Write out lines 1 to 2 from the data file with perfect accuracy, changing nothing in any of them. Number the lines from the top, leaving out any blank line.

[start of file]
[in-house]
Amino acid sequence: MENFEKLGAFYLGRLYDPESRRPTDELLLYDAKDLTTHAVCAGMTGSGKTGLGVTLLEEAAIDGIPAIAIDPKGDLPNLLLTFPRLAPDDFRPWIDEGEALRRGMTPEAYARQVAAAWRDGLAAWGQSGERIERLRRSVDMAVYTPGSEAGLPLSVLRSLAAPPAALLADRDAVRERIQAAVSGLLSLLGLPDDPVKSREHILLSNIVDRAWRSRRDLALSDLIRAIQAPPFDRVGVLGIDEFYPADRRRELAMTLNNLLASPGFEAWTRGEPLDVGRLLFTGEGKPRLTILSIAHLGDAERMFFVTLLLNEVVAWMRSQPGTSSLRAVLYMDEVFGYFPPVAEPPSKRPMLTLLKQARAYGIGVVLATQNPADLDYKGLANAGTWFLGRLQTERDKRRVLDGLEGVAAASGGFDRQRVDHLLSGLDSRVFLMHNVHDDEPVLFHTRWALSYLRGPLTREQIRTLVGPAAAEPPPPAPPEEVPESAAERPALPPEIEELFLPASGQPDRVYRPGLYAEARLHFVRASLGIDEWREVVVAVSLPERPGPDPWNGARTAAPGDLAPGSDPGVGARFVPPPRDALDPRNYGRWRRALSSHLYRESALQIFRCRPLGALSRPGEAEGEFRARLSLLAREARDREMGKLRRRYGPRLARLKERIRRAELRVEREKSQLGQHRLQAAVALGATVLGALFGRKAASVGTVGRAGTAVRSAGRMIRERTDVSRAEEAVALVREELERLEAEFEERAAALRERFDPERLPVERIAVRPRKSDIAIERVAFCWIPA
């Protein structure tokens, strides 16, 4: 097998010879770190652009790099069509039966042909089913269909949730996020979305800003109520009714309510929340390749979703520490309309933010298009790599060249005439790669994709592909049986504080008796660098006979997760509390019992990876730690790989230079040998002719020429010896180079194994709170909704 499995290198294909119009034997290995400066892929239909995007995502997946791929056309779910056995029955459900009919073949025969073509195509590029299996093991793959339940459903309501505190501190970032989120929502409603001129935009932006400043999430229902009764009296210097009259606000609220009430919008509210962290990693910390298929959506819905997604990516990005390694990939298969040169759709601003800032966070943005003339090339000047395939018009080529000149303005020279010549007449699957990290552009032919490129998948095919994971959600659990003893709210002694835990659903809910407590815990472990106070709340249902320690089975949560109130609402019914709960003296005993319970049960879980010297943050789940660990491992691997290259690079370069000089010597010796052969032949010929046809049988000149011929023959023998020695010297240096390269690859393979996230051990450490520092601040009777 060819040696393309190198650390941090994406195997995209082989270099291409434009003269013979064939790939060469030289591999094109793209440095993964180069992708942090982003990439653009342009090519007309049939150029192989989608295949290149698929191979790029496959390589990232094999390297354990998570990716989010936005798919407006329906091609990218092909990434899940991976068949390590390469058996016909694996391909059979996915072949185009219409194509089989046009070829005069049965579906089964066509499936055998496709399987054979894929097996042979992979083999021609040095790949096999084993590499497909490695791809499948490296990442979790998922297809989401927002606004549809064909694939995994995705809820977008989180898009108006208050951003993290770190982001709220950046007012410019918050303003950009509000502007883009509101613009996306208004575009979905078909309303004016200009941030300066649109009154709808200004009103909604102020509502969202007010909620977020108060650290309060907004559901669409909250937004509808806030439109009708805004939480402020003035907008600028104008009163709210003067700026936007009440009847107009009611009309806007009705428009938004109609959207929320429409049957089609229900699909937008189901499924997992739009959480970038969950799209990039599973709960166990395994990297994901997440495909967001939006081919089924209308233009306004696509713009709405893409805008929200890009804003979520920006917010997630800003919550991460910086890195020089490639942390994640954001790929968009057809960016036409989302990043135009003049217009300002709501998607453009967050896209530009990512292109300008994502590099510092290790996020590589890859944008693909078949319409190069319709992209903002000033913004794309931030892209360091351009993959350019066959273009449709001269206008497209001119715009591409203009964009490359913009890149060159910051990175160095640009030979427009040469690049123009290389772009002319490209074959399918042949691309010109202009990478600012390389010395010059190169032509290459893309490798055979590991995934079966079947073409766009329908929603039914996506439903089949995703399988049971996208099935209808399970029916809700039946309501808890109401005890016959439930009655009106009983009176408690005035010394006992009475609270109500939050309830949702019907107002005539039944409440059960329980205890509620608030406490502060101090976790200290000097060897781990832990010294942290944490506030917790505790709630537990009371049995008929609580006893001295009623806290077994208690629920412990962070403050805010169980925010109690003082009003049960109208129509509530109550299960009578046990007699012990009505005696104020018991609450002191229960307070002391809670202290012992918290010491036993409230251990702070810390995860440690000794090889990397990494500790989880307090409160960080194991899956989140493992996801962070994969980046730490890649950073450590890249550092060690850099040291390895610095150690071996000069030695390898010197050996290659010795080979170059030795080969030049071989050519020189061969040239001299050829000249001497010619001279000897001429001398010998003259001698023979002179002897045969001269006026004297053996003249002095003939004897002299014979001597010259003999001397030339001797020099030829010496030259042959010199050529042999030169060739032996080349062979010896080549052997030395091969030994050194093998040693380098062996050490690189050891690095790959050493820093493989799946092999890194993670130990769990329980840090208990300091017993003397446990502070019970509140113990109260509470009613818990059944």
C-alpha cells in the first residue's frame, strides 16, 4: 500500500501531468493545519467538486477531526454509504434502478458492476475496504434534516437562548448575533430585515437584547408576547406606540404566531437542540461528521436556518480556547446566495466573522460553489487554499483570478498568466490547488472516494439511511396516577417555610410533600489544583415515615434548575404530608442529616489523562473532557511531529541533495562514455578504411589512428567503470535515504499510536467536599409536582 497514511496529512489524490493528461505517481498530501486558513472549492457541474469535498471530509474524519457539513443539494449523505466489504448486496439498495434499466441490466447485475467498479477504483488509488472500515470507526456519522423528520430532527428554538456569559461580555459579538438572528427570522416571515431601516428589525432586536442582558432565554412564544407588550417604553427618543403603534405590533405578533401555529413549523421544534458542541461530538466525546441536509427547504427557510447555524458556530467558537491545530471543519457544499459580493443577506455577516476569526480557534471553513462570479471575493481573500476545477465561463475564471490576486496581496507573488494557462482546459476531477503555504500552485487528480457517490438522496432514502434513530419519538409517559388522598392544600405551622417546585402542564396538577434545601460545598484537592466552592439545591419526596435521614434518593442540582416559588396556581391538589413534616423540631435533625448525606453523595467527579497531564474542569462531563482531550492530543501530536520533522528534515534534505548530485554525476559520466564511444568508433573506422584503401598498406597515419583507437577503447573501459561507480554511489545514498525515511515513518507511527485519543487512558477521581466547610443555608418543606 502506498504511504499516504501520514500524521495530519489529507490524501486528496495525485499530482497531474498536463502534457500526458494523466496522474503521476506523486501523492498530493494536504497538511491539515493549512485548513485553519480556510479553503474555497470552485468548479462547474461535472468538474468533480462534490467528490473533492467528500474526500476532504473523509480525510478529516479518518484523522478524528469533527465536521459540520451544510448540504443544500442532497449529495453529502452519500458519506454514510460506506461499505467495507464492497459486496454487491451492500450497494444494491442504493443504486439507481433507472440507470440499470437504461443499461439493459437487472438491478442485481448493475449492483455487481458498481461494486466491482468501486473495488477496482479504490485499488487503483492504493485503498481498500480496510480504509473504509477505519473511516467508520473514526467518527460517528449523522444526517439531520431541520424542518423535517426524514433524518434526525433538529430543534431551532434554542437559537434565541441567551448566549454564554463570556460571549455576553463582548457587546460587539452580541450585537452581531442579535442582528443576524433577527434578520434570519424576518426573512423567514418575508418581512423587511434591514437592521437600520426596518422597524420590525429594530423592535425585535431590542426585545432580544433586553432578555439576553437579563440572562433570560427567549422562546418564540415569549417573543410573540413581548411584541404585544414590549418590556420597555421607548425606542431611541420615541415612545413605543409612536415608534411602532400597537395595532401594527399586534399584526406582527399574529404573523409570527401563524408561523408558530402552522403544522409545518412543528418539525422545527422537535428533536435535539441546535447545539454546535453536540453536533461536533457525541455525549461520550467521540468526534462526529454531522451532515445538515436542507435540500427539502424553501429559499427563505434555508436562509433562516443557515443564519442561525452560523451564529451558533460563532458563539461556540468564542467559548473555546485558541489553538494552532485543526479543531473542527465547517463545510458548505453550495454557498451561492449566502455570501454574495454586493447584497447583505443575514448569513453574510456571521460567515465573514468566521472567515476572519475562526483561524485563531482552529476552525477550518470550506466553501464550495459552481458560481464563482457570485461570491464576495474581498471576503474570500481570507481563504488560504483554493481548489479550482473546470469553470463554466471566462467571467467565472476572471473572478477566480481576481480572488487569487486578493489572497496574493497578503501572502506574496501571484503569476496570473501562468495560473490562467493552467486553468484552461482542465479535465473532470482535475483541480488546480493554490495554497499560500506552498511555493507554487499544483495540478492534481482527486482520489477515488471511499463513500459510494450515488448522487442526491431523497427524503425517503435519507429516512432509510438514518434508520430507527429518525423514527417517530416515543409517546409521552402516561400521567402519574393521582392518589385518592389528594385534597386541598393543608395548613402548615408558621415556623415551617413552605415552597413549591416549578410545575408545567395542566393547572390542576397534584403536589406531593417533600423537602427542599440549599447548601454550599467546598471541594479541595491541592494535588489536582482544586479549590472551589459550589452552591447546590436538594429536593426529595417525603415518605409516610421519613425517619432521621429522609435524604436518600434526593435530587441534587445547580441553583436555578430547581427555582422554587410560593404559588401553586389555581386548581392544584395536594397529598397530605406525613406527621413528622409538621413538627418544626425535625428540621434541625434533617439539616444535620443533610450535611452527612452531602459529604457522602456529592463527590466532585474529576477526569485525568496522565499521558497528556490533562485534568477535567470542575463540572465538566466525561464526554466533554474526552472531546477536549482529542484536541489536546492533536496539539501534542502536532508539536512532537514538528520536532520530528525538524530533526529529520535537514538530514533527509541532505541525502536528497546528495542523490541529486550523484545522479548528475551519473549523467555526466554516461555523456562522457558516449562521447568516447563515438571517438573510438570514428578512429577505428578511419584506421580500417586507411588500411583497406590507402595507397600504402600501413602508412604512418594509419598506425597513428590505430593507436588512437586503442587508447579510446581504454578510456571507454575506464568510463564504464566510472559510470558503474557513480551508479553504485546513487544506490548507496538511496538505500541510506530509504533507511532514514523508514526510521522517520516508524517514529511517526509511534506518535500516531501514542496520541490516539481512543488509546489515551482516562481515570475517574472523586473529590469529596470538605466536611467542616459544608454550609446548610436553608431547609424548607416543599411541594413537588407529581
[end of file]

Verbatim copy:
[in-house]
Amino acid sequence: MENFEKLGAFYLGRLYDPESRRPTDELLLYDAKDLTTHAVCAGMTGSGKTGLGVTLLEEAAIDGIPAIAIDPKGDLPNLLLTFPRLAPDDFRPWIDEGEALRRGMTPEAYARQVAAAWRDGLAAWGQSGERIERLRRSVDMAVYTPGSEAGLPLSVLRSLAAPPAALLADRDAVRERIQAAVSGLLSLLGLPDDPVKSREHILLSNIVDRAWRSRRDLALSDLIRAIQAPPFDRVGVLGIDEFYPADRRRELAMTLNNLLASPGFEAWTRGEPLDVGRLLFTGEGKPRLTILSIAHLGDAERMFFVTLLLNEVVAWMRSQPGTSSLRAVLYMDEVFGYFPPVAEPPSKRPMLTLLKQARAYGIGVVLATQNPADLDYKGLANAGTWFLGRLQTERDKRRVLDGLEGVAAASGGFDRQRVDHLLSGLDSRVFLMHNVHDDEPVLFHTRWALSYLRGPLTREQIRTLVGPAAAEPPPPAPPEEVPESAAERPALPPEIEELFLPASGQPDRVYRPGLYAEARLHFVRASLGIDEWREVVVAVSLPERPGPDPWNGARTAAPGDLAPGSDPGVGARFVPPPRDALDPRNYGRWRRALSSHLYRESALQIFRCRPLGALSRPGEAEGEFRARLSLLAREARDREMGKLRRRYGPRLARLKERIRRAELRVEREKSQLGQHRLQAAVALGATVLGALFGRKAASVGTVGRAGTAVRSAGRMIRERTDVSRAEEAVALVREELERLEAEFEERAAALRERFDPERLPVERIAVRPRKSDIAIERVAFCWIPA